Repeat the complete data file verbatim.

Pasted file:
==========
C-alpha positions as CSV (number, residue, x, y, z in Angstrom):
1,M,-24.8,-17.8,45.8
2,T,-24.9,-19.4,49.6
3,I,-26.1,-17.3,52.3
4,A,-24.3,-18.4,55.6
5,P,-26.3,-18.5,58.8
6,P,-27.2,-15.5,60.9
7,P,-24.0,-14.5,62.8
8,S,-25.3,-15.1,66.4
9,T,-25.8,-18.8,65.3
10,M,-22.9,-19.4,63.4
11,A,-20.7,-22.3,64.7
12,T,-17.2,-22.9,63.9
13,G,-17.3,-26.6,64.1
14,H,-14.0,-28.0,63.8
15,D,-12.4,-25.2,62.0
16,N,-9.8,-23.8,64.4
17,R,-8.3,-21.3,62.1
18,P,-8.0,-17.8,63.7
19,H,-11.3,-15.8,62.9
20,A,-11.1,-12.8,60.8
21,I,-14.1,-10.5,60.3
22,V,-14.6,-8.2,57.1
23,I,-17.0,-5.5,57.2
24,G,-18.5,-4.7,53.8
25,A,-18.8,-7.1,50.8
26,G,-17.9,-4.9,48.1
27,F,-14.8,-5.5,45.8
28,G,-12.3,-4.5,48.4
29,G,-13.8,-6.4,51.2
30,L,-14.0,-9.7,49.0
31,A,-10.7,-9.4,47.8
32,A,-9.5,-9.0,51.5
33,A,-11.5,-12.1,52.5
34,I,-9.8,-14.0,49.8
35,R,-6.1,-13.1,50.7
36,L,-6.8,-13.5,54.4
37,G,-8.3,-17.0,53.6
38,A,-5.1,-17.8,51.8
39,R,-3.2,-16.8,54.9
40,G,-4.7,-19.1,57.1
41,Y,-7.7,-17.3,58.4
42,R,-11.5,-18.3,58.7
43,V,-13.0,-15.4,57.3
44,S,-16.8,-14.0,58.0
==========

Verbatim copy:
C-alpha positions as CSV (number, residue, x, y, z in Angstrom):
1,M,-24.8,-17.8,45.8
2,T,-24.9,-19.4,49.6
3,I,-26.1,-17.3,52.3
4,A,-24.3,-18.4,55.6
5,P,-26.3,-18.5,58.8
6,P,-27.2,-15.5,60.9
7,P,-24.0,-14.5,62.8
8,S,-25.3,-15.1,66.4
9,T,-25.8,-18.8,65.3
10,M,-22.9,-19.4,63.4
11,A,-20.7,-22.3,64.7
12,T,-17.2,-22.9,63.9
13,G,-17.3,-26.6,64.1
14,H,-14.0,-28.0,63.8
15,D,-12.4,-25.2,62.0
16,N,-9.8,-23.8,64.4
17,R,-8.3,-21.3,62.1
18,P,-8.0,-17.8,63.7
19,H,-11.3,-15.8,62.9
20,A,-11.1,-12.8,60.8
21,I,-14.1,-10.5,60.3
22,V,-14.6,-8.2,57.1
23,I,-17.0,-5.5,57.2
24,G,-18.5,-4.7,53.8
25,A,-18.8,-7.1,50.8
26,G,-17.9,-4.9,48.1
27,F,-14.8,-5.5,45.8
28,G,-12.3,-4.5,48.4
29,G,-13.8,-6.4,51.2
30,L,-14.0,-9.7,49.0
31,A,-10.7,-9.4,47.8
32,A,-9.5,-9.0,51.5
33,A,-11.5,-12.1,52.5
34,I,-9.8,-14.0,49.8
35,R,-6.1,-13.1,50.7
36,L,-6.8,-13.5,54.4
37,G,-8.3,-17.0,53.6
38,A,-5.1,-17.8,51.8
39,R,-3.2,-16.8,54.9
40,G,-4.7,-19.1,57.1
41,Y,-7.7,-17.3,58.4
42,R,-11.5,-18.3,58.7
43,V,-13.0,-15.4,57.3
44,S,-16.8,-14.0,58.0